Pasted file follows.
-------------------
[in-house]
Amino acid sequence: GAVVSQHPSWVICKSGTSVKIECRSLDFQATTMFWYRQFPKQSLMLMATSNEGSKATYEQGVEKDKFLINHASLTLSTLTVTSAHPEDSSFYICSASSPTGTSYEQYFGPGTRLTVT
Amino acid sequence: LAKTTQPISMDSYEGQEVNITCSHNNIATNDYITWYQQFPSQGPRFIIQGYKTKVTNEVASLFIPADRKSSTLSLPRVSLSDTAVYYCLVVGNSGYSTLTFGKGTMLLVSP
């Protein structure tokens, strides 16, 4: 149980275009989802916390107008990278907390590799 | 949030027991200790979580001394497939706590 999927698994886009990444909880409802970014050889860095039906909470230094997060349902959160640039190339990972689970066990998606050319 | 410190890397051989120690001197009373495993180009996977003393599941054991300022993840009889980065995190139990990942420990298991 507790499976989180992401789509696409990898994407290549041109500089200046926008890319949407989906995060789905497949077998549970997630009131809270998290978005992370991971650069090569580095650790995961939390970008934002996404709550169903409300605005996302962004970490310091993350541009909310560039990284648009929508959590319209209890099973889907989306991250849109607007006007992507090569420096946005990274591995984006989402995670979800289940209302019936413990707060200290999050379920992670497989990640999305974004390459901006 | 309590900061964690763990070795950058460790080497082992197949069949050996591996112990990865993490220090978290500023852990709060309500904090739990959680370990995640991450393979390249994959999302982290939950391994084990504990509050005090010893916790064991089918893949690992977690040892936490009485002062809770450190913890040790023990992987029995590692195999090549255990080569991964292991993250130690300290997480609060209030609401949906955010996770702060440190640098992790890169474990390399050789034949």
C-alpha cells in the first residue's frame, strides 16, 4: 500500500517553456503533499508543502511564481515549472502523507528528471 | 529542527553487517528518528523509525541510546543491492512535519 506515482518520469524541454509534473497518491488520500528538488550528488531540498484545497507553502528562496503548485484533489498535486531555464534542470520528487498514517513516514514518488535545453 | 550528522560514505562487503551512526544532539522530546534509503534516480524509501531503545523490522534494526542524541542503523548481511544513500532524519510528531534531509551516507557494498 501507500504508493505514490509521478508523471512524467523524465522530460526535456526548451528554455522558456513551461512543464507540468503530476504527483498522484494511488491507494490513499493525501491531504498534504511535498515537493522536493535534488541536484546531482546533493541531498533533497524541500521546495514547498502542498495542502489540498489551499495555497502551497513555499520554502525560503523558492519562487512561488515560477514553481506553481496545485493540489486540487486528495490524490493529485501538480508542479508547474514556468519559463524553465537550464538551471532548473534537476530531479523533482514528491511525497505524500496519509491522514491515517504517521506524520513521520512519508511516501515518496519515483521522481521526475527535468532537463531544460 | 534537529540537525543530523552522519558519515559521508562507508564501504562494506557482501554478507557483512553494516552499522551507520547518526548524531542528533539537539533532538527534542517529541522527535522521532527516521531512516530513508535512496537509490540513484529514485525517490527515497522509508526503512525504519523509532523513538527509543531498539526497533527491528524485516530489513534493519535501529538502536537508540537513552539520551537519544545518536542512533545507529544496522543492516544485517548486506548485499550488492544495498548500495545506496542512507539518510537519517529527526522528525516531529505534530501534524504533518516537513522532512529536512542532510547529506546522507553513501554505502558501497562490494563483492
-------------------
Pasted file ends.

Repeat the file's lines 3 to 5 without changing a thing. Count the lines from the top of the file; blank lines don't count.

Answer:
Amino acid sequence: LAKTTQPISMDSYEGQEVNITCSHNNIATNDYITWYQQFPSQGPRFIIQGYKTKVTNEVASLFIPADRKSSTLSLPRVSLSDTAVYYCLVVGNSGYSTLTFGKGTMLLVSP
């Protein structure tokens, strides 16, 4: 149980275009989802916390107008990278907390590799 | 949030027991200790979580001394497939706590 999927698994886009990444909880409802970014050889860095039906909470230094997060349902959160640039190339990972689970066990998606050319 | 410190890397051989120690001197009373495993180009996977003393599941054991300022993840009889980065995190139990990942420990298991 507790499976989180992401789509696409990898994407290549041109500089200046926008890319949407989906995060789905497949077998549970997630009131809270998290978005992370991971650069090569580095650790995961939390970008934002996404709550169903409300605005996302962004970490310091993350541009909310560039990284648009929508959590319209209890099973889907989306991250849109607007006007992507090569420096946005990274591995984006989402995670979800289940209302019936413990707060200290999050379920992670497989990640999305974004390459901006 | 309590900061964690763990070795950058460790080497082992197949069949050996591996112990990865993490220090978290500023852990709060309500904090739990959680370990995640991450393979390249994959999302982290939950391994084990504990509050005090010893916790064991089918893949690992977690040892936490009485002062809770450190913890040790023990992987029995590692195999090549255990080569991964292991993250130690300290997480609060209030609401949906955010996770702060440190640098992790890169474990390399050789034949």
C-alpha cells in the first residue's frame, strides 16, 4: 500500500517553456503533499508543502511564481515549472502523507528528471 | 529542527553487517528518528523509525541510546543491492512535519 506515482518520469524541454509534473497518491488520500528538488550528488531540498484545497507553502528562496503548485484533489498535486531555464534542470520528487498514517513516514514518488535545453 | 550528522560514505562487503551512526544532539522530546534509503534516480524509501531503545523490522534494526542524541542503523548481511544513500532524519510528531534531509551516507557494498 501507500504508493505514490509521478508523471512524467523524465522530460526535456526548451528554455522558456513551461512543464507540468503530476504527483498522484494511488491507494490513499493525501491531504498534504511535498515537493522536493535534488541536484546531482546533493541531498533533497524541500521546495514547498502542498495542502489540498489551499495555497502551497513555499520554502525560503523558492519562487512561488515560477514553481506553481496545485493540489486540487486528495490524490493529485501538480508542479508547474514556468519559463524553465537550464538551471532548473534537476530531479523533482514528491511525497505524500496519509491522514491515517504517521506524520513521520512519508511516501515518496519515483521522481521526475527535468532537463531544460 | 534537529540537525543530523552522519558519515559521508562507508564501504562494506557482501554478507557483512553494516552499522551507520547518526548524531542528533539537539533532538527534542517529541522527535522521532527516521531512516530513508535512496537509490540513484529514485525517490527515497522509508526503512525504519523509532523513538527509543531498539526497533527491528524485516530489513534493519535501529538502536537508540537513552539520551537519544545518536542512533545507529544496522543492516544485517548486506548485499550488492544495498548500495545506496542512507539518510537519517529527526522528525516531529505534530501534524504533518516537513522532512529536512542532510547529506546522507553513501554505502558501497562490494563483492